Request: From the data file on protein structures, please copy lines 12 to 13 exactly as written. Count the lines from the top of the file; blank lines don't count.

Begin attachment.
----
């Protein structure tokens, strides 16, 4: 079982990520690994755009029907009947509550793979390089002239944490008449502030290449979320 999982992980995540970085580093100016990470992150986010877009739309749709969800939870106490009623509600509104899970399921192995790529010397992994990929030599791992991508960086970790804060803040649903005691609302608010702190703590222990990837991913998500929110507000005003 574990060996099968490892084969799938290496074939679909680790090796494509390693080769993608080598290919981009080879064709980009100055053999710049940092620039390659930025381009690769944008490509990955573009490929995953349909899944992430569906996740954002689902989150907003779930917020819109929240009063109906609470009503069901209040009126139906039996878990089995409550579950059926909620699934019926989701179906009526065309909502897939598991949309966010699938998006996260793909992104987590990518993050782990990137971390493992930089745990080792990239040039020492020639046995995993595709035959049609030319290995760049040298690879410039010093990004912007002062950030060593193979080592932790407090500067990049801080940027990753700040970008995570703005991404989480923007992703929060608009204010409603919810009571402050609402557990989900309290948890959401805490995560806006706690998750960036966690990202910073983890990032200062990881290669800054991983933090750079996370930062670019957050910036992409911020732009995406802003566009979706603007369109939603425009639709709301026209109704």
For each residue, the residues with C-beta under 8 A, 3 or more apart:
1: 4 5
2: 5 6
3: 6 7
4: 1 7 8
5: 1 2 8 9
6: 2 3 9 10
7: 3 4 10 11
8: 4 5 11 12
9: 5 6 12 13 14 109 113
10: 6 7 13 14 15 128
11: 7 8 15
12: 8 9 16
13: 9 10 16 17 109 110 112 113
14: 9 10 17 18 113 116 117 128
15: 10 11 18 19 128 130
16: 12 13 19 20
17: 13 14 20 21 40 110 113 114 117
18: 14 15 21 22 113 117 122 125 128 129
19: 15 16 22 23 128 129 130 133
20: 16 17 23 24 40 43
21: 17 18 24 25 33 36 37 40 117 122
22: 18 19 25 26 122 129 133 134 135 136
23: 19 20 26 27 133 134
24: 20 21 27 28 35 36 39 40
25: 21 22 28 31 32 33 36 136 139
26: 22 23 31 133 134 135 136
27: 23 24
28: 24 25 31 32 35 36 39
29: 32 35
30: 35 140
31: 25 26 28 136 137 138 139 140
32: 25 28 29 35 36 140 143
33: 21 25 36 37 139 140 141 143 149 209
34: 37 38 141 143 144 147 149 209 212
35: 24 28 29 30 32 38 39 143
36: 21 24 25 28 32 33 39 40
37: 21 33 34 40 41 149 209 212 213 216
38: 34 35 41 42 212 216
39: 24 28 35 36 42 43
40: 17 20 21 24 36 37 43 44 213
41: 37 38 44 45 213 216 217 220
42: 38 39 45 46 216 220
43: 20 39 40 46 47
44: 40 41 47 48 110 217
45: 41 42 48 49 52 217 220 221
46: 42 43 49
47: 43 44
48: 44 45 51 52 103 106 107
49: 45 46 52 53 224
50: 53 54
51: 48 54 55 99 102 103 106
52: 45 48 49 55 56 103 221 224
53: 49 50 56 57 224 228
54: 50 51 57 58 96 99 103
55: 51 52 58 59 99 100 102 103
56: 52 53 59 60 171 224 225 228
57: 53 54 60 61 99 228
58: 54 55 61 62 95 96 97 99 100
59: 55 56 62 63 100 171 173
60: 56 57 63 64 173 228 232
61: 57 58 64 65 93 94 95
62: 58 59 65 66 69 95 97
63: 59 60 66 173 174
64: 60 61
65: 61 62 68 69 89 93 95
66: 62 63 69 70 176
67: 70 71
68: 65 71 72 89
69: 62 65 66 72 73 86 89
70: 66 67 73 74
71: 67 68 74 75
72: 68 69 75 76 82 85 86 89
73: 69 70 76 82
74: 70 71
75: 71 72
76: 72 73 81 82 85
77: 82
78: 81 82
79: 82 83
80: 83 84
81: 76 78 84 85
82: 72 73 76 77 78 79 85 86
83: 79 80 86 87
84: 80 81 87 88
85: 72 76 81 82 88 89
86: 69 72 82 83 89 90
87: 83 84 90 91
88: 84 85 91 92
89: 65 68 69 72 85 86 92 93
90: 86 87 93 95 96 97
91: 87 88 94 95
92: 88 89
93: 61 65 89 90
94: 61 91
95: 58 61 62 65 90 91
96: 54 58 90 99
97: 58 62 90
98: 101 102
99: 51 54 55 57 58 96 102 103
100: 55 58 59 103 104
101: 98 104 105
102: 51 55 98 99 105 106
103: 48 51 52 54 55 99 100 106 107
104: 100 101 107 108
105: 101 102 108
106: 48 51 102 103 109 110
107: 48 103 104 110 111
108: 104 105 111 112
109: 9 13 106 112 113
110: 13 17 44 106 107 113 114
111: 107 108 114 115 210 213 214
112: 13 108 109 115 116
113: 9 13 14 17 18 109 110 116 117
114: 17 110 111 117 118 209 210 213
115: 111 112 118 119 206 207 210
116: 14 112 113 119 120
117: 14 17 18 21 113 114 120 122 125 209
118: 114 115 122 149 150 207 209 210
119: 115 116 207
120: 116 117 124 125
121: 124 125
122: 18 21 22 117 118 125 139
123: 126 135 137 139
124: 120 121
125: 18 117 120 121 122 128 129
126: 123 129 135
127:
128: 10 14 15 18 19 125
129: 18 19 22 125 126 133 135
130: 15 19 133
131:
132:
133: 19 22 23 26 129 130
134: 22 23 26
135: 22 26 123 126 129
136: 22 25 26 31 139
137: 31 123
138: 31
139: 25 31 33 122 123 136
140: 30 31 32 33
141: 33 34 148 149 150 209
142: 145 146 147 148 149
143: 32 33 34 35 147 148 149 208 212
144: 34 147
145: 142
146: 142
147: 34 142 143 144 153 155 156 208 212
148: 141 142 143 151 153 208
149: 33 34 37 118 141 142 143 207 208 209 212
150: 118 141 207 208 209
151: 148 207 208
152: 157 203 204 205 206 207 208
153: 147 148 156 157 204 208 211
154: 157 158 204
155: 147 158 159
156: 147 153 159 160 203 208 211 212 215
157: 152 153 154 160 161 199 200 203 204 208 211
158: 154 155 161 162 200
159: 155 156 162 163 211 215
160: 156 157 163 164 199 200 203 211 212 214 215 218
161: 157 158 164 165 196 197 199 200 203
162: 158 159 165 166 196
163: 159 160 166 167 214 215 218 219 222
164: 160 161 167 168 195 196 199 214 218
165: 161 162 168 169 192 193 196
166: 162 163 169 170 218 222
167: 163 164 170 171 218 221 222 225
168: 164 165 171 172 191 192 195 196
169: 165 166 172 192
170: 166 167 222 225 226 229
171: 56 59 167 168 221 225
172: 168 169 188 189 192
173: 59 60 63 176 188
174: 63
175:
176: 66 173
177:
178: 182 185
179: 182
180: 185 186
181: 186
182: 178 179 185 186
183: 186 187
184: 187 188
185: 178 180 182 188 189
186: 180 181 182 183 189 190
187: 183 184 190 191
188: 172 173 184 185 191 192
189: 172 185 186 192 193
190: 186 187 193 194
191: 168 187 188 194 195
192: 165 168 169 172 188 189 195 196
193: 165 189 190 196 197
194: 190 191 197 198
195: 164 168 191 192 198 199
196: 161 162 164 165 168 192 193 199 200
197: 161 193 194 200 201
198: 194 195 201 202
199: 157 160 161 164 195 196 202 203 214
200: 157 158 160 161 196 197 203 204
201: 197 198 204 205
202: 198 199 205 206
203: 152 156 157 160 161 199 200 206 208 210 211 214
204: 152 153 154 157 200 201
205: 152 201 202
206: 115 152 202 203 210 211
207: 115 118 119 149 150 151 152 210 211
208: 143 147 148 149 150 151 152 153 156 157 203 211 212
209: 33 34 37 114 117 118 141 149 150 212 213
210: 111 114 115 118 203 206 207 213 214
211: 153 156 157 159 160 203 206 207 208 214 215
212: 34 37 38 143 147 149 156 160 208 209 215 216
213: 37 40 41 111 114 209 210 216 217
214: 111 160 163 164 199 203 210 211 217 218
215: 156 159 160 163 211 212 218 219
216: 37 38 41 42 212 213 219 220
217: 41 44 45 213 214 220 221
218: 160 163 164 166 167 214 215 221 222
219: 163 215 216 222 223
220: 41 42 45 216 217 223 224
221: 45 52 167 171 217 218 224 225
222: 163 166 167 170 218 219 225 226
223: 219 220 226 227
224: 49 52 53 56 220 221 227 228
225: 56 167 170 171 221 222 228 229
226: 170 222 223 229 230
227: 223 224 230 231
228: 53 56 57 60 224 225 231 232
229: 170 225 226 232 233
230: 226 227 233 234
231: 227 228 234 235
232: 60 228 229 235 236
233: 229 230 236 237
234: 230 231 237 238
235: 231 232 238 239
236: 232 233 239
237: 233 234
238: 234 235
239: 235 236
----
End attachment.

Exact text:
10: 6 7 13 14 15 128
11: 7 8 15